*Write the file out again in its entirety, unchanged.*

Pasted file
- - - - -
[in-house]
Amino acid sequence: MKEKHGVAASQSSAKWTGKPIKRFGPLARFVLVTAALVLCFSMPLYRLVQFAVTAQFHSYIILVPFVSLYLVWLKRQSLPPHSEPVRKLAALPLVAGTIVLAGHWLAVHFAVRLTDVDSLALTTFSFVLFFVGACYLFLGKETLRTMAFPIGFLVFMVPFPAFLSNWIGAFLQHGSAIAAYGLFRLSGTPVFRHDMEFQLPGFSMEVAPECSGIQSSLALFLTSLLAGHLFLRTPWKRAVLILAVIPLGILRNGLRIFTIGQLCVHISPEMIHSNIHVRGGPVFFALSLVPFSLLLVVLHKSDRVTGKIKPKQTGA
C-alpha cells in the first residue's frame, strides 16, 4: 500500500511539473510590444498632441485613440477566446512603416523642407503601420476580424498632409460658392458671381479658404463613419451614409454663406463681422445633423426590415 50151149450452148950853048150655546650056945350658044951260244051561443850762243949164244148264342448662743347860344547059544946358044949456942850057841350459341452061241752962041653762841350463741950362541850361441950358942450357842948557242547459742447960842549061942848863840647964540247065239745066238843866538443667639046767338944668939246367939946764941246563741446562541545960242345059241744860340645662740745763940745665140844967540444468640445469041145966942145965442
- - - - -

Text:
[in-house]
Amino acid sequence: MKEKHGVAASQSSAKWTGKPIKRFGPLARFVLVTAALVLCFSMPLYRLVQFAVTAQFHSYIILVPFVSLYLVWLKRQSLPPHSEPVRKLAALPLVAGTIVLAGHWLAVHFAVRLTDVDSLALTTFSFVLFFVGACYLFLGKETLRTMAFPIGFLVFMVPFPAFLSNWIGAFLQHGSAIAAYGLFRLSGTPVFRHDMEFQLPGFSMEVAPECSGIQSSLALFLTSLLAGHLFLRTPWKRAVLILAVIPLGILRNGLRIFTIGQLCVHISPEMIHSNIHVRGGPVFFALSLVPFSLLLVVLHKSDRVTGKIKPKQTGA
C-alpha cells in the first residue's frame, strides 16, 4: 500500500511539473510590444498632441485613440477566446512603416523642407503601420476580424498632409460658392458671381479658404463613419451614409454663406463681422445633423426590415 50151149450452148950853048150655546650056945350658044951260244051561443850762243949164244148264342448662743347860344547059544946358044949456942850057841350459341452061241752962041653762841350463741950362541850361441950358942450357842948557242547459742447960842549061942848863840647964540247065239745066238843866538443667639046767338944668939246367939946764941246563741446562541545960242345059241744860340645662740745763940745665140844967540444468640445469041145966942145965442